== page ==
• February 10, 2013 at 1:09 am

      You I will always read, if I have the time, Tasha. But then, you don’t need any feedback from me.

      • February 10, 2013 at 2:07 am

        You flatter me, RG. I’m not sure if it’s deserved but, thank you!

  2. Try_Anything_
    February 10, 2013 at 1:21 am

    Thanks for your honesty. I can see your point that if you’re scared of what ppl will think then you’re probably not cut out as an erotica blogger. I also recall your “Vanilla” posts which I remember you almost defending, but I think that was a great way to show you are more interested in writing than shocking!

  3. February 10, 2013 at 2:07 am

    I would never make the mistake of thinking you’d be nice or easy – but that’s okay, because I also would never have the balls to ask you for critique ;) maybe in another twenty years or so when I’ve developed a bit!

    • February 10, 2013 at 2:54 am

      You already got feedback from me. I read your first novel and told you I liked it.

      • February 10, 2013 at 7:23 am

        true, but that’s far different from asking someone as intelligent and articulate as you to critique me ;)

        • February 10, 2013 at 4:39 pm

          if I’m so intelligent and articulate, why aren’t I selling any books, huh?

  4. February 10, 2013 at 6:01 pm

    “if I’m so intelligent and articulate, why aren’t I selling any books, huh?”

    Thanks for the reminder! Just bought my copy of Coming Together; it’s been on my “to get” list for too long!

    • February 10, 2013 at 6:28 pm

      Forgot to add to my previous comment:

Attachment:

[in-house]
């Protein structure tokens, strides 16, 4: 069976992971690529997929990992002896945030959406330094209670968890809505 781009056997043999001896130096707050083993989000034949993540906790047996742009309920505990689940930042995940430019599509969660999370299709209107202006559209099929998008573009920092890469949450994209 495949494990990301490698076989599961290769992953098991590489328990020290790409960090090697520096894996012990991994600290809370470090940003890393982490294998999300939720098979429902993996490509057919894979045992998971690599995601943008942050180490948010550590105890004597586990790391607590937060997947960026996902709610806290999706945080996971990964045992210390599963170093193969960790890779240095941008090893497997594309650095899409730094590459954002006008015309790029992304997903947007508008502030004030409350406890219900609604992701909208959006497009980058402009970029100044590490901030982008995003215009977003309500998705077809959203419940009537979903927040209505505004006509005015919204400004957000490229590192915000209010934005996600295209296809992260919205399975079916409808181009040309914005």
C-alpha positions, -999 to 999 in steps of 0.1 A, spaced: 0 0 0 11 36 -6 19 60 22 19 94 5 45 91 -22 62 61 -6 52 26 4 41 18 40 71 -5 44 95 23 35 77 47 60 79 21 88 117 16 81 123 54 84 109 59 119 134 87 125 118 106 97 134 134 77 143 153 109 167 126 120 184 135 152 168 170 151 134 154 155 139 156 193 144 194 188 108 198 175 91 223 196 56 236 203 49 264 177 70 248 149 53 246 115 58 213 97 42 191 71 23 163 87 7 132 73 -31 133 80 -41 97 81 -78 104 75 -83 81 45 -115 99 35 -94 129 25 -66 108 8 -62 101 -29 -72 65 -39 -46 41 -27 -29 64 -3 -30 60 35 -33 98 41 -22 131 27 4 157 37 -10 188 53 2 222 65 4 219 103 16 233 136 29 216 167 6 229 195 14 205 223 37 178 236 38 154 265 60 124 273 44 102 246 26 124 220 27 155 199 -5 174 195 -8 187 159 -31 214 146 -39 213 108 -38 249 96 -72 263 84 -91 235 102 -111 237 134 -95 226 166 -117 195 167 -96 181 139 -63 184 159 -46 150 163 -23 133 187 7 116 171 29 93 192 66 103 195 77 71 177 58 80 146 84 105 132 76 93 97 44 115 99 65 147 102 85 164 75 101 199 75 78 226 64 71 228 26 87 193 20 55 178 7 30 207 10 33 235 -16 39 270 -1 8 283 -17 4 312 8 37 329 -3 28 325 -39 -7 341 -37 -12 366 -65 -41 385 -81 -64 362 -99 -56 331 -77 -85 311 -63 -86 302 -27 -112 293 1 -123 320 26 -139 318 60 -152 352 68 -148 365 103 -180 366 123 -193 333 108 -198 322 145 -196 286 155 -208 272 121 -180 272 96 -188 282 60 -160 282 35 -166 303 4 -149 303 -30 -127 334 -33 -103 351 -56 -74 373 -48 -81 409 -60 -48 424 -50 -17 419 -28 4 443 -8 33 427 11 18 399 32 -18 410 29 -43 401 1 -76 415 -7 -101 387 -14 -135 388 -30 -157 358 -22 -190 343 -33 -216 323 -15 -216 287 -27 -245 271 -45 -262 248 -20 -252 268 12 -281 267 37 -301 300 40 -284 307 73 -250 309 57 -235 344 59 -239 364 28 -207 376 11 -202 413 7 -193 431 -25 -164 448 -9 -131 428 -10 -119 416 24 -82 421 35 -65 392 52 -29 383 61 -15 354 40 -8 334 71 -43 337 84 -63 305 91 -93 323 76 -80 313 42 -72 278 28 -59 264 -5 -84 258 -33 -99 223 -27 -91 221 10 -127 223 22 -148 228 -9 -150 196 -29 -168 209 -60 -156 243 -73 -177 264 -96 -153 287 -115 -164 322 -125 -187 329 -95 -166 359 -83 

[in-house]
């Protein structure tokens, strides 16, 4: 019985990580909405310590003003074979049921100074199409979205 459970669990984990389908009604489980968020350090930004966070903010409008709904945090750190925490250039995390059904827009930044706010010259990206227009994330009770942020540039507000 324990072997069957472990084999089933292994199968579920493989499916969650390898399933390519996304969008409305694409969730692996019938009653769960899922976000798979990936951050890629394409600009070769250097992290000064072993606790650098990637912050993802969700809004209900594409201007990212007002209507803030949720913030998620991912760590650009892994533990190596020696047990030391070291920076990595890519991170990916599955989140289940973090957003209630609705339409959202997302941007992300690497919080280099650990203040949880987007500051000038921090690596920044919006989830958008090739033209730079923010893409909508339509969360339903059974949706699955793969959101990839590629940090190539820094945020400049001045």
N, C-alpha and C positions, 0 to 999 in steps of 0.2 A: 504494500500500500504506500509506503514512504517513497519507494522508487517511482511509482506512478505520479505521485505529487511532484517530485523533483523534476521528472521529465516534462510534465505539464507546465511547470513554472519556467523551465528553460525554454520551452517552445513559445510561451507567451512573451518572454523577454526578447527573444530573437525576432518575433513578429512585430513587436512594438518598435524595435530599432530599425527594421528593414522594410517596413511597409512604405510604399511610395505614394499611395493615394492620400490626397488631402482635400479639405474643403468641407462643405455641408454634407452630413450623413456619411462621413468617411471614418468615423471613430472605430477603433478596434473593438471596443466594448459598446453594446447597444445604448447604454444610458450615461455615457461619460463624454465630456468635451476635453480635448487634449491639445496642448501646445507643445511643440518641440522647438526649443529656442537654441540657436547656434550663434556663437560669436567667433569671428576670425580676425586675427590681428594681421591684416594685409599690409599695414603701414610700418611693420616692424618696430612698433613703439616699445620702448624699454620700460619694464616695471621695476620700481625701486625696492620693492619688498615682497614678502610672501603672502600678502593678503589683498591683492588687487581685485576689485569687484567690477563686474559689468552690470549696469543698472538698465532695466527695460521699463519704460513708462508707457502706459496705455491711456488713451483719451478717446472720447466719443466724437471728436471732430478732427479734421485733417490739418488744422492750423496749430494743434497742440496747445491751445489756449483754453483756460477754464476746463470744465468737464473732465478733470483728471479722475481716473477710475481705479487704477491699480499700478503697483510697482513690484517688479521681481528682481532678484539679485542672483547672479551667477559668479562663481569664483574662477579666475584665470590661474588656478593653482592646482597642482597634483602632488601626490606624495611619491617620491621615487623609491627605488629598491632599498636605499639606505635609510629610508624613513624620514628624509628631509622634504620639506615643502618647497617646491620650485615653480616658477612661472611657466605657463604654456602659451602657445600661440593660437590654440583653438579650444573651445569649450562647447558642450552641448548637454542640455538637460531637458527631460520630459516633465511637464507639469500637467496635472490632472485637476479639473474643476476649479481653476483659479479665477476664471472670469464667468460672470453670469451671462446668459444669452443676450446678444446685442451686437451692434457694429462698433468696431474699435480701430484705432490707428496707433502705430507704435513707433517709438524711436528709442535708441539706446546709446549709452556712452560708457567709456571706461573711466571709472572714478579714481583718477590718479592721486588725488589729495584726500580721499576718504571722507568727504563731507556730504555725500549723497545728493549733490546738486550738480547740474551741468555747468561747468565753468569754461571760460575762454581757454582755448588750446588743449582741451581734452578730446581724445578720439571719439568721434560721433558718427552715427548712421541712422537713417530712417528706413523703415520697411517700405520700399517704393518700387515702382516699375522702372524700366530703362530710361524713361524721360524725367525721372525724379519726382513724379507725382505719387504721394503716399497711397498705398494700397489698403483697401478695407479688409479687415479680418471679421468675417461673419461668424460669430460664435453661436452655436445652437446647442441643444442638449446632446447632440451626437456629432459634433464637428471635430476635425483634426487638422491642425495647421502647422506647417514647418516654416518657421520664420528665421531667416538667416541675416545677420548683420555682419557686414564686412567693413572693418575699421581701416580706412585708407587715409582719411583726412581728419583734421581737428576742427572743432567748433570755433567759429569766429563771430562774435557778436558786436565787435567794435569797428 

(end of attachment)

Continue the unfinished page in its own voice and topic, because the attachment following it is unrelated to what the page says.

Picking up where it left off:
I had a friend come to me some time ago after having attended an “erotic writing workshop.” The instructor had only given the cheap hand-job praise you mentioned, when what he really wanted was feedback about his writing.

      His run-on sentences, lack of punctuation or paragraph breaks, and awkward sentence structure needed to be addressed before I could even begin to give any tips on the content itself, and I wondered why the instructor couldn’t have bothered with pointing out those things to him!

      I can entirely understand your choice to refuse private critique, for all the reasons you outlined.

      • Remittance Girl
        February 12, 2013 at 6:48 pm

        And this is exactly what most people are looking for: praise for the content, even when the actual baseline writing skill is in desperate need of address first.

        Yeah, grammar. Whoever had the bright idea to stop teaching it needs to be publicly executed. It has been the worst act of pedagogical innovation ever enacted.

        The problem is, it really takes time and practice to punctuate well, to structure sentences properly, to understand the logic of POV. And so people who just want the literary hand-job are not going to commit to learning curve required to even get to a basic level of clear, communicative writing.